Future City L.A.- Part II: The Impresario

Changing attitudes and what changes with them--the physical environment of the City of Los Angeles

This blog entry is the second of a series that investigates changing attitudes and with them, the changing physical environment of Los Angeles.

Los Angeles has always been a place focused on individual expression. With a new generation of creative young people making their impact on the city, Los Angeles is turning into a clearing house for new ideas, unified around common values incubated by the environmental movement, social media and tech, and, of course, personal expression. I have recently met a few visionary individuals—young and passionately committed to changing the city in some fundamental way. Where can we see these changes taking place most visibly?

Here is one of their stories.

THE IMPRESARIO

She is petite, but her energy and confidence fills up a room. Erin Mavian is the Chief Operating Officer of Runyon Properties, and I had the good fortune of touring her new property PLATFORM in Culver City. She brought her dog with her, who blinked sleepily into the sun.

“He’s heard this rap a thousand times,” she says.

The development is immediately adjacent the Culver City Train Station that serves the Expo Line.

Erin says, “We called the project PLATFORM, because, yes, it’s next to the train station, but more importantly because we see the project as a platform for new ideas, nurturing the entrepreneurs and creative people of our city. Everything we do here is hand selected. Our office tenants, the events we program, the restaurants and retail and the way we use the spaces are all focused on cultivating new creative ideas.”

PLATFORM is visually interesting. Three-story office spaces appear stacked like containers on top of spare retail spaces. Artwork is integrated into the project in many locations along the ground plane and most interestingly as large murals on the parking structure.

“We were inspired by projects like BOXPARK in London. We wanted to bring a progressive attitude to every detail,” says Erin.

Landscape is spare and indigenous. Signage is intelligently done by RCHStudios. http://www.platformla.com/

Below are some highlights from our tour.

UNIQUE RETAIL: Erin focuses on unique brands and specialty merchants for her development, including Aesop, a popular face and body company.

“Aesop is everywhere, but at PLATFORM, we convinced them to do treatments, too. It’s the only store in their chain that does,” she explains. “We keep three retail spaces just for short term—1-6 month—leases. These are for unique concepts, pop ups and the like.”

CHEF DRIVEN restaurants: “We wanted some truly unique food options, so we brought in Loqui, a taco restaurant run by a pastry chef from San Francisco, and Sao Acai, a high-end café and apparel store,” Erin narrates.

Other offerings include Sweet Green, a sustainably sourced health food restaurant, and Cannibal, a butcher shop and restaurant specializing in meat.

CREATIVE COMPANIES: “The office component of the project is key; we are home to some of the most innovative companies in west LA, including Technicolor, a worldwide leader in digital media. This also includes Criteo, which started at a café in Paris just a few years ago. Now they are a leader in digital advertising. Reformation, a sustainable clothes design company, and the west coast headquarters for SoulCycle are also here.”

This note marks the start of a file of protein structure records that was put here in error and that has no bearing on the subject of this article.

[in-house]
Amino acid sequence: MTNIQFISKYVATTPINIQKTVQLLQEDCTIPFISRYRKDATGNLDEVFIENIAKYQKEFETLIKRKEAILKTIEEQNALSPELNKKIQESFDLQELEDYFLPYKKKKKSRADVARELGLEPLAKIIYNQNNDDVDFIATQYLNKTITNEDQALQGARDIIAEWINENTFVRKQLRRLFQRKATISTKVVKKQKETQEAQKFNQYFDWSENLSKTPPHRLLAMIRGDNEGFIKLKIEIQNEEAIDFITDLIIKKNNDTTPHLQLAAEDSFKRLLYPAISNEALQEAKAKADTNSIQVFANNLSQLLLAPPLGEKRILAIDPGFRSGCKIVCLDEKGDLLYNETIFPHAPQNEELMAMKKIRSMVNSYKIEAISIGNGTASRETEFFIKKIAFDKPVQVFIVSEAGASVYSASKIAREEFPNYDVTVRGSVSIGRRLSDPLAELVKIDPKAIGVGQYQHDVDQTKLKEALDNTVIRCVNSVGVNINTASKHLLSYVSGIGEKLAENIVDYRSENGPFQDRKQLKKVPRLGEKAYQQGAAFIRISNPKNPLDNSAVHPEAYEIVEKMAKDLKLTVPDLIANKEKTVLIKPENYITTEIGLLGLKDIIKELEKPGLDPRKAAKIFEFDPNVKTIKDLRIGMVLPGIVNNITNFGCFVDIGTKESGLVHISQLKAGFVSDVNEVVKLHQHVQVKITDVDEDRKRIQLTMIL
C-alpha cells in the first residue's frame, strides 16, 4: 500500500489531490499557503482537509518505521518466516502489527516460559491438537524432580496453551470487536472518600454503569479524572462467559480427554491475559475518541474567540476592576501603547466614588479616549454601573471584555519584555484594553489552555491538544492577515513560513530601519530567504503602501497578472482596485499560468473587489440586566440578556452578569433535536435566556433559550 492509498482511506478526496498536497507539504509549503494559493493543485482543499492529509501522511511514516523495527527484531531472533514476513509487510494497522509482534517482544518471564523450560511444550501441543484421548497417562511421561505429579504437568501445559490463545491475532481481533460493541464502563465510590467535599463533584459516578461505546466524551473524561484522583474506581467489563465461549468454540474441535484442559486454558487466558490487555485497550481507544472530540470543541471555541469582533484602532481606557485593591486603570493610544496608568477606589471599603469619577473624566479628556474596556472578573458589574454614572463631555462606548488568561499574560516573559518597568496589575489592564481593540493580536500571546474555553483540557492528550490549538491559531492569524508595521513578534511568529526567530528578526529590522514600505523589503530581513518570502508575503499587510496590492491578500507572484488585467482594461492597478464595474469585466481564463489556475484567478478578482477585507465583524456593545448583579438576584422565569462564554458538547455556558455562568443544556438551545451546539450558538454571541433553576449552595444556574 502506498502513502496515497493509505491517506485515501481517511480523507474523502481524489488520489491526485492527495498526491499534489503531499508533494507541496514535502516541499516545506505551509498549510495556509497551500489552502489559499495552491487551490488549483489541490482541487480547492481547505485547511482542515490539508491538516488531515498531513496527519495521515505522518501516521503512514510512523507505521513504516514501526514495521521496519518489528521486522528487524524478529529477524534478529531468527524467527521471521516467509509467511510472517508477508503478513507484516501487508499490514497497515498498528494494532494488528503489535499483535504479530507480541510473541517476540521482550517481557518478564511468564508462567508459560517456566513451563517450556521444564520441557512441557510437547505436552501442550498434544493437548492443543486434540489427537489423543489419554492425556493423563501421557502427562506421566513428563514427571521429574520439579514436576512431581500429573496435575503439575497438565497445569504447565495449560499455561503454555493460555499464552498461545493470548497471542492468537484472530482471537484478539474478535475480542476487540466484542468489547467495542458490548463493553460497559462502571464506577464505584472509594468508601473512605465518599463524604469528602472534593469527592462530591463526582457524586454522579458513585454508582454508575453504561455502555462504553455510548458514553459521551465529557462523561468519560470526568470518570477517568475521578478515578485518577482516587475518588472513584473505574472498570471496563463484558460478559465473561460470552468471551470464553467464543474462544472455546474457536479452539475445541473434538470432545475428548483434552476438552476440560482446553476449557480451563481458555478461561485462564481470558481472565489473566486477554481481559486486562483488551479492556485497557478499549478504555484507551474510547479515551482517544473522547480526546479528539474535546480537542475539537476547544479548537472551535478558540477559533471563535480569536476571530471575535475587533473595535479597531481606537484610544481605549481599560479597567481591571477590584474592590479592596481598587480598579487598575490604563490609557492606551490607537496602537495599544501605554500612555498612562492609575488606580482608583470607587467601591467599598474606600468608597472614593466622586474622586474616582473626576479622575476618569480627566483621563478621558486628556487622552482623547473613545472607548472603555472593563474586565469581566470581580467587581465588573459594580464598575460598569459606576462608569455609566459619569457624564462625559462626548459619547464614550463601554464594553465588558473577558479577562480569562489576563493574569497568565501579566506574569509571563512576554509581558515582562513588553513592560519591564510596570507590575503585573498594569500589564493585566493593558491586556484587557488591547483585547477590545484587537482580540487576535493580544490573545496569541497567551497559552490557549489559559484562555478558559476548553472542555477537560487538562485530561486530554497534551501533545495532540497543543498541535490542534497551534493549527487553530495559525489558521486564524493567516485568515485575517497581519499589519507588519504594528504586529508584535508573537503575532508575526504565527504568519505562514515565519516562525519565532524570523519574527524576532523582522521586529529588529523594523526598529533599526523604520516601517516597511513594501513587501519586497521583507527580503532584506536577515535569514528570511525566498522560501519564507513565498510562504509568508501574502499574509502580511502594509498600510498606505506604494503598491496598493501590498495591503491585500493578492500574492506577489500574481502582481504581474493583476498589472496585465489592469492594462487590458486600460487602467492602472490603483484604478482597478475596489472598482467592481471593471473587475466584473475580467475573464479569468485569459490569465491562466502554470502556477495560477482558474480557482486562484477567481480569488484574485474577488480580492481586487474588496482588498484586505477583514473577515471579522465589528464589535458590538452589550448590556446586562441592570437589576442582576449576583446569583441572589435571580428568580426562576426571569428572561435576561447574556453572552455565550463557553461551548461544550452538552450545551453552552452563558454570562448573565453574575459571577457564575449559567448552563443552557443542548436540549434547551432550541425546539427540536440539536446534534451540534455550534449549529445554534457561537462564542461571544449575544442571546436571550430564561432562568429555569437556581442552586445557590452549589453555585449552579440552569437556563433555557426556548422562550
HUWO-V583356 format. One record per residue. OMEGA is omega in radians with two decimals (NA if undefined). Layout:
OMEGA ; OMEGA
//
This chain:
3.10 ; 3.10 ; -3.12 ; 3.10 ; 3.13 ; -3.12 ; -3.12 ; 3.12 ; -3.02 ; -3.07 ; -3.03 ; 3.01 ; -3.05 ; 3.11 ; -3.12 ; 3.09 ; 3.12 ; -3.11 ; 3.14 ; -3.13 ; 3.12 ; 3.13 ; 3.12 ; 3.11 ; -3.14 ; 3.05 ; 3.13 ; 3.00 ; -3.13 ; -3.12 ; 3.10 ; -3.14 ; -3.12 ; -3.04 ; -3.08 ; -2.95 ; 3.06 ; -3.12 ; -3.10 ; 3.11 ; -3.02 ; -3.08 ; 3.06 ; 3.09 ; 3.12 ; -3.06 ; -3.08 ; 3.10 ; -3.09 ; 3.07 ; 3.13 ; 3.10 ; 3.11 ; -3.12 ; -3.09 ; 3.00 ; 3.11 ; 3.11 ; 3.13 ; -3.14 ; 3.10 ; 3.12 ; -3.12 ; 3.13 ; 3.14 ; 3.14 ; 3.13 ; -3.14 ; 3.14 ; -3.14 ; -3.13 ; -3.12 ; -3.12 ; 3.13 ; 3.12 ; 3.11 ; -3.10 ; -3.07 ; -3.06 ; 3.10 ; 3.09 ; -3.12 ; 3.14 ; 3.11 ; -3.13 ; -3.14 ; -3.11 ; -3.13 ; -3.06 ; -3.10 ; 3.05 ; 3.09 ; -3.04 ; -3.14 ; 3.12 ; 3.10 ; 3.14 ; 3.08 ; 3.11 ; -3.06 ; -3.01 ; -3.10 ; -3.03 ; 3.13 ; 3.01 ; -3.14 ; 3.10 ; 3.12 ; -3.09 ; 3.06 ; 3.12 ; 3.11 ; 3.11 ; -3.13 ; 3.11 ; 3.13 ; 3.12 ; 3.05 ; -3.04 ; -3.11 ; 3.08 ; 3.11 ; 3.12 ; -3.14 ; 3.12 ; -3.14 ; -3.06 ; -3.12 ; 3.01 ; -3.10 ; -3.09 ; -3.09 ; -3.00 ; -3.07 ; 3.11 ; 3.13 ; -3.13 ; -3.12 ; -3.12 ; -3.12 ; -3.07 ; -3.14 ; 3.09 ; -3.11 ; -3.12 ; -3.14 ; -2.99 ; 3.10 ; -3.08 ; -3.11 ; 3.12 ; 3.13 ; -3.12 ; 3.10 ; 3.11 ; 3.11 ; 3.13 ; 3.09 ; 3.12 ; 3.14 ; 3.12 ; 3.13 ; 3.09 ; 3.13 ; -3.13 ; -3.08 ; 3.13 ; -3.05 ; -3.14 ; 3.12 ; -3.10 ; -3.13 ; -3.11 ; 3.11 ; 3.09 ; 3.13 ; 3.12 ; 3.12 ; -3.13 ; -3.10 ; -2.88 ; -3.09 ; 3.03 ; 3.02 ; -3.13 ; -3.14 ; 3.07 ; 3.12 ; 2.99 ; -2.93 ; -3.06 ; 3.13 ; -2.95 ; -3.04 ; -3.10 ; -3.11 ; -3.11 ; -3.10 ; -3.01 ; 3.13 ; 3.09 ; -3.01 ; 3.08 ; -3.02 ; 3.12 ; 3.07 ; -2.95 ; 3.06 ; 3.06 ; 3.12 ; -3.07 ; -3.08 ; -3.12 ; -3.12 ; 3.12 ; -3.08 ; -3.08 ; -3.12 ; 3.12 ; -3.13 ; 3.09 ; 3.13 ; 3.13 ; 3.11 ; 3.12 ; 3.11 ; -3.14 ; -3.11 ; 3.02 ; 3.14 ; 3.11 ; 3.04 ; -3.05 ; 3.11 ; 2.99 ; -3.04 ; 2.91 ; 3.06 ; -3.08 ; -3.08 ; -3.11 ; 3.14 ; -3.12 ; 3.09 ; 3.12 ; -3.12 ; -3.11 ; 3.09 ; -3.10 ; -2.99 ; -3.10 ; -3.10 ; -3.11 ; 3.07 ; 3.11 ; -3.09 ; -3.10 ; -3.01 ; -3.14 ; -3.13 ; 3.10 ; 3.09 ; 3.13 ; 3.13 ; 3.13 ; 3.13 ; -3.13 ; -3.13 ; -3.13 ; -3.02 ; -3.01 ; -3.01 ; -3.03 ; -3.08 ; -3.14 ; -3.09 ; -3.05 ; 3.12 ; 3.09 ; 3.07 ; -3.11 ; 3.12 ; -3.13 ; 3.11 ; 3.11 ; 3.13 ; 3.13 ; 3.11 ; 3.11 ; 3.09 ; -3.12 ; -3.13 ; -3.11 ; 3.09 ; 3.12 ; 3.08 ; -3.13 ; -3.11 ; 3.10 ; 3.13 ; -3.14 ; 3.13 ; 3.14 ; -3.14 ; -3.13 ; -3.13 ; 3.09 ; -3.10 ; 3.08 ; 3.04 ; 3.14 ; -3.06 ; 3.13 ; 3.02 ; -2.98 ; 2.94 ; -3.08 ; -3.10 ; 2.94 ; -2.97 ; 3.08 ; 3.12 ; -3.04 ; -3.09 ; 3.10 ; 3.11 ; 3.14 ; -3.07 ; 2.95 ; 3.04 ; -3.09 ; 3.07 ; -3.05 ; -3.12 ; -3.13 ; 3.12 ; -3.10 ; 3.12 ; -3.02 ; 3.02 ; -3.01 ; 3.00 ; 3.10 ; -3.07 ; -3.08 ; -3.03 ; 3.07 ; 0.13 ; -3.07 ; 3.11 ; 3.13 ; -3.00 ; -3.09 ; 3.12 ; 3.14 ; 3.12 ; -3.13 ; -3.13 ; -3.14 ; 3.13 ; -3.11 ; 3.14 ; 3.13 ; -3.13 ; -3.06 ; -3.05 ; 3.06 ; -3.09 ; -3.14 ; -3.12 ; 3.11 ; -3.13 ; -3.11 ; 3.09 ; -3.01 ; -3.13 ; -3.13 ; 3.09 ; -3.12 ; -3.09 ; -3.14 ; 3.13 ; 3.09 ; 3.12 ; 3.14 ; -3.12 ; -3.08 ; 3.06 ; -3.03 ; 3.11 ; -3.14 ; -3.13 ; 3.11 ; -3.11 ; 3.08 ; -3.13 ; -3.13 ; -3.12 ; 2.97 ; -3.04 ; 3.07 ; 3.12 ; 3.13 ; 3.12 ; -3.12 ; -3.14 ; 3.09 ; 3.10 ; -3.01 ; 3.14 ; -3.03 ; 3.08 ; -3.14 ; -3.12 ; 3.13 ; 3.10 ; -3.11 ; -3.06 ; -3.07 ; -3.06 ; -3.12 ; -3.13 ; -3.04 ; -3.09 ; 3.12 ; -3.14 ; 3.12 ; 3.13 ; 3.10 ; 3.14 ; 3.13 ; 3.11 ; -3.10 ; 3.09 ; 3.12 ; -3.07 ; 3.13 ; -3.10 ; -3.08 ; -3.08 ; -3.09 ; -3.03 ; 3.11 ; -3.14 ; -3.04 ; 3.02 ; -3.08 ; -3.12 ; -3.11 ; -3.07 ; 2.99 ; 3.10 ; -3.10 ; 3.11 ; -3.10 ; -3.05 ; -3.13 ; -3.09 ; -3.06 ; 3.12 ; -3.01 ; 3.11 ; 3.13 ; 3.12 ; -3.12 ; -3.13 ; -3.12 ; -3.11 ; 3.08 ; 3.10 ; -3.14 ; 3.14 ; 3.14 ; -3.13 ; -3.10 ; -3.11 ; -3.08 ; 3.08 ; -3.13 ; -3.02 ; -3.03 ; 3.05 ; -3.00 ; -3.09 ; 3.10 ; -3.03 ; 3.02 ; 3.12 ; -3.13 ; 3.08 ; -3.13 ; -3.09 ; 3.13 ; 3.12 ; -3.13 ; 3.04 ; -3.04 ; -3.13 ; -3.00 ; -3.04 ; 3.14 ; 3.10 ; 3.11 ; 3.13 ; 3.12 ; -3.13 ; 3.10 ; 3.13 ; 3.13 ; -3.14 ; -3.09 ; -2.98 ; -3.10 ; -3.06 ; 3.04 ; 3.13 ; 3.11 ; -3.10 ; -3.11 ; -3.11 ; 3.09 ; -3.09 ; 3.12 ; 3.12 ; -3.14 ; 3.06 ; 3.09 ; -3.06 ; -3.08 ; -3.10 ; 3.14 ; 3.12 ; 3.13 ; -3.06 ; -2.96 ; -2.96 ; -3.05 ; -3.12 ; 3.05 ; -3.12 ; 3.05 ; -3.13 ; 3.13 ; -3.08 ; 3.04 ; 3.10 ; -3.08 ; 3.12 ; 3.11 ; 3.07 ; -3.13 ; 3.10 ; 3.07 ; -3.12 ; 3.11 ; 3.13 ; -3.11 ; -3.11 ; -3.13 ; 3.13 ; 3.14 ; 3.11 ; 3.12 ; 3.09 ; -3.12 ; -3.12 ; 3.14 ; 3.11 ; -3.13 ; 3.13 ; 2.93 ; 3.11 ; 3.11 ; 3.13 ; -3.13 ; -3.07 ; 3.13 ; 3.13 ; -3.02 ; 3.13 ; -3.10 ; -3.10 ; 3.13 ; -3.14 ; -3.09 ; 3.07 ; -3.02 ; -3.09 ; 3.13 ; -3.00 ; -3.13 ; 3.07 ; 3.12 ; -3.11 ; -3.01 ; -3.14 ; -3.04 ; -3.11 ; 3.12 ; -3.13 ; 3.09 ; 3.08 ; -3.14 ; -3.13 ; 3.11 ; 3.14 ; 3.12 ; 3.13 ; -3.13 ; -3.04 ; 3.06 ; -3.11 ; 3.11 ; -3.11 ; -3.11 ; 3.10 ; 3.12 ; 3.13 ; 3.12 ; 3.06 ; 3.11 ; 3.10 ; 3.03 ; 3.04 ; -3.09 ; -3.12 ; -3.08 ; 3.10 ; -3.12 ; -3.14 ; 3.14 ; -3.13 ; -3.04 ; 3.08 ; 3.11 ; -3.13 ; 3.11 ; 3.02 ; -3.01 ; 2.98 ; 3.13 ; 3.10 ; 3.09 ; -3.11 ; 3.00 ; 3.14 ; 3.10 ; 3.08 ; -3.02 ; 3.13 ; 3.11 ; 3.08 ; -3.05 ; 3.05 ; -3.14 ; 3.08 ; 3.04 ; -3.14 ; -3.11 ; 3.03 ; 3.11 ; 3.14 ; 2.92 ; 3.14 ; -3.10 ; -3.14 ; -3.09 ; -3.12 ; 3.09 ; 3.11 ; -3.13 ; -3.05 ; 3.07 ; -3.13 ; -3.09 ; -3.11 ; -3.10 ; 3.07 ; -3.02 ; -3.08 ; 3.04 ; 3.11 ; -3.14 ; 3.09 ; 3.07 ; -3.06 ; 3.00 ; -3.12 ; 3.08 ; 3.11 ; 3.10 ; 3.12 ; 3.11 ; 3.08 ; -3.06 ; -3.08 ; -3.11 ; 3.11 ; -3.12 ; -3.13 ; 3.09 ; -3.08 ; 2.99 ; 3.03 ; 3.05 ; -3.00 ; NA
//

UNIQUE EVENTS: “We use of the underside of the train right-of-way as an event space. PLATFORM puts on amazing parties regularly with DJ sets and unique food and beverage concepts,” Erin explains.

Social media drives much of their PR and advertising. They are content providers.

“Noon Pacific is an onsite digital music provider that creates a ‘mix tape’ for subscribers every week, and we sponsor a speaker series called ‘Radical Optimism,’ a monthly panel discussion which investigates the uniquely creative energy of LA around key topics such as eating, moving, buying, living and making.”

PROGRESSIVE TRANSPORTATION OPTIONS. “Obviously being close to the train is huge, but most of our people still drive. However, we want to do our part to promote progressive mobility. Platform gives precedence to electric vehicles in the parking structures via electric charging stations. We have a bike share program with the nearby Culver City WeWork. If you want to bike down to PLATFORM for lunch or a meeting, we make it easy for you with lockable storage.”

What It All Means

In The Life and Death of the Great American City, Jane Jacobs described the street life outside her apartment in the West Village as “sidewalk ballet.” In the creation of behaviors that support healthy and creative urban life in Los Angeles, Erin Mavian and the folks at Runyon Properties are impresarios as much as developers.

“I’m a business person. PLATFORM provides what the market demands. Actually, compared to other global cities L.A. is kind of behind the times in terms of the built environment reflecting the changing values of our time. We wanted to conceive a totally new way of working in west LA that embraces a progressive vision and creative attitude.”

Erin provides an important lesson for developers and designers alike: defining your reasoning for a development is essential to creating social allegiance to a place. In a competitive marketplace, successful developments are orchestrations combining land uses with supportive behaviors. How we move, what we eat and how we buy is as much an expression of who we are as what we do. Have a point of view about all of it or others will define you instead.


Nate Cherry

Global Leader, Masterplanning and Sustainable Urban Development Ask me a question